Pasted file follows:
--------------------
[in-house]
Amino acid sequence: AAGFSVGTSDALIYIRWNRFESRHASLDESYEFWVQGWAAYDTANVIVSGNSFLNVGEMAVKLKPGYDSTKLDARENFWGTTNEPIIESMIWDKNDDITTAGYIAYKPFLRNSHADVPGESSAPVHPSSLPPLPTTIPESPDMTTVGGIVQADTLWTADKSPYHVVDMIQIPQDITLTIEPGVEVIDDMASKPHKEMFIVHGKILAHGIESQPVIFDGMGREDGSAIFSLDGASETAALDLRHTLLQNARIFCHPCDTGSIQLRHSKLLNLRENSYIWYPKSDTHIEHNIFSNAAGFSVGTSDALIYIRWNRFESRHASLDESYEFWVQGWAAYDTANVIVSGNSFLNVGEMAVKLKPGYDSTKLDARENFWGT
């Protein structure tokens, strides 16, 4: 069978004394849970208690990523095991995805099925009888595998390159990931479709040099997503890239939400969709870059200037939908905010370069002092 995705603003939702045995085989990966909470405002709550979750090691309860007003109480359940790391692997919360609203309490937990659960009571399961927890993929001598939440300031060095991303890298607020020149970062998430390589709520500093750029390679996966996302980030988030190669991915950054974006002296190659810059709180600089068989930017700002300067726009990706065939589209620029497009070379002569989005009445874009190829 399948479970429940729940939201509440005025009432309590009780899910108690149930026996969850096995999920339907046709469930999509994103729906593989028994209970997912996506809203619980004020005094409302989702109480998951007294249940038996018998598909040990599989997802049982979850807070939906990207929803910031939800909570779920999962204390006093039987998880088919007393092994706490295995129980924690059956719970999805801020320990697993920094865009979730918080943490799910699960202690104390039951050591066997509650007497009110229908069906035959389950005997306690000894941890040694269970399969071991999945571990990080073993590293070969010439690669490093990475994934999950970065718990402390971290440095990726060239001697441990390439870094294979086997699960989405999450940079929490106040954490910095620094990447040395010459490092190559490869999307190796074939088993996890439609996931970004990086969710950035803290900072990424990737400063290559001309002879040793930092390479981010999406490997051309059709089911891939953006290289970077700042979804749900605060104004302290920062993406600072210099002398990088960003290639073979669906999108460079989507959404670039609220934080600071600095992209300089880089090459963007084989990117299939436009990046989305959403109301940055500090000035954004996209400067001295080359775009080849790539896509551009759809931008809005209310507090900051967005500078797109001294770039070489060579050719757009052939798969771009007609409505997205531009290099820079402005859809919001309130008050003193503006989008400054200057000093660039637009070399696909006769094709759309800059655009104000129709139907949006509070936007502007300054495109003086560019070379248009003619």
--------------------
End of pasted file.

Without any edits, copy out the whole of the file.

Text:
[in-house]
Amino acid sequence: AAGFSVGTSDALIYIRWNRFESRHASLDESYEFWVQGWAAYDTANVIVSGNSFLNVGEMAVKLKPGYDSTKLDARENFWGTTNEPIIESMIWDKNDDITTAGYIAYKPFLRNSHADVPGESSAPVHPSSLPPLPTTIPESPDMTTVGGIVQADTLWTADKSPYHVVDMIQIPQDITLTIEPGVEVIDDMASKPHKEMFIVHGKILAHGIESQPVIFDGMGREDGSAIFSLDGASETAALDLRHTLLQNARIFCHPCDTGSIQLRHSKLLNLRENSYIWYPKSDTHIEHNIFSNAAGFSVGTSDALIYIRWNRFESRHASLDESYEFWVQGWAAYDTANVIVSGNSFLNVGEMAVKLKPGYDSTKLDARENFWGT
């Protein structure tokens, strides 16, 4: 069978004394849970208690990523095991995805099925009888595998390159990931479709040099997503890239939400969709870059200037939908905010370069002092 995705603003939702045995085989990966909470405002709550979750090691309860007003109480359940790391692997919360609203309490937990659960009571399961927890993929001598939440300031060095991303890298607020020149970062998430390589709520500093750029390679996966996302980030988030190669991915950054974006002296190659810059709180600089068989930017700002300067726009990706065939589209620029497009070379002569989005009445874009190829 399948479970429940729940939201509440005025009432309590009780899910108690149930026996969850096995999920339907046709469930999509994103729906593989028994209970997912996506809203619980004020005094409302989702109480998951007294249940038996018998598909040990599989997802049982979850807070939906990207929803910031939800909570779920999962204390006093039987998880088919007393092994706490295995129980924690059956719970999805801020320990697993920094865009979730918080943490799910699960202690104390039951050591066997509650007497009110229908069906035959389950005997306690000894941890040694269970399969071991999945571990990080073993590293070969010439690669490093990475994934999950970065718990402390971290440095990726060239001697441990390439870094294979086997699960989405999450940079929490106040954490910095620094990447040395010459490092190559490869999307190796074939088993996890439609996931970004990086969710950035803290900072990424990737400063290559001309002879040793930092390479981010999406490997051309059709089911891939953006290289970077700042979804749900605060104004302290920062993406600072210099002398990088960003290639073979669906999108460079989507959404670039609220934080600071600095992209300089880089090459963007084989990117299939436009990046989305959403109301940055500090000035954004996209400067001295080359775009080849790539896509551009759809931008809005209310507090900051967005500078797109001294770039070489060579050719757009052939798969771009007609409505997205531009290099820079402005859809919001309130008050003193503006989008400054200057000093660039637009070399696909006769094709759309800059655009104000129709139907949006509070936007502007300054495109003086560019070379248009003619």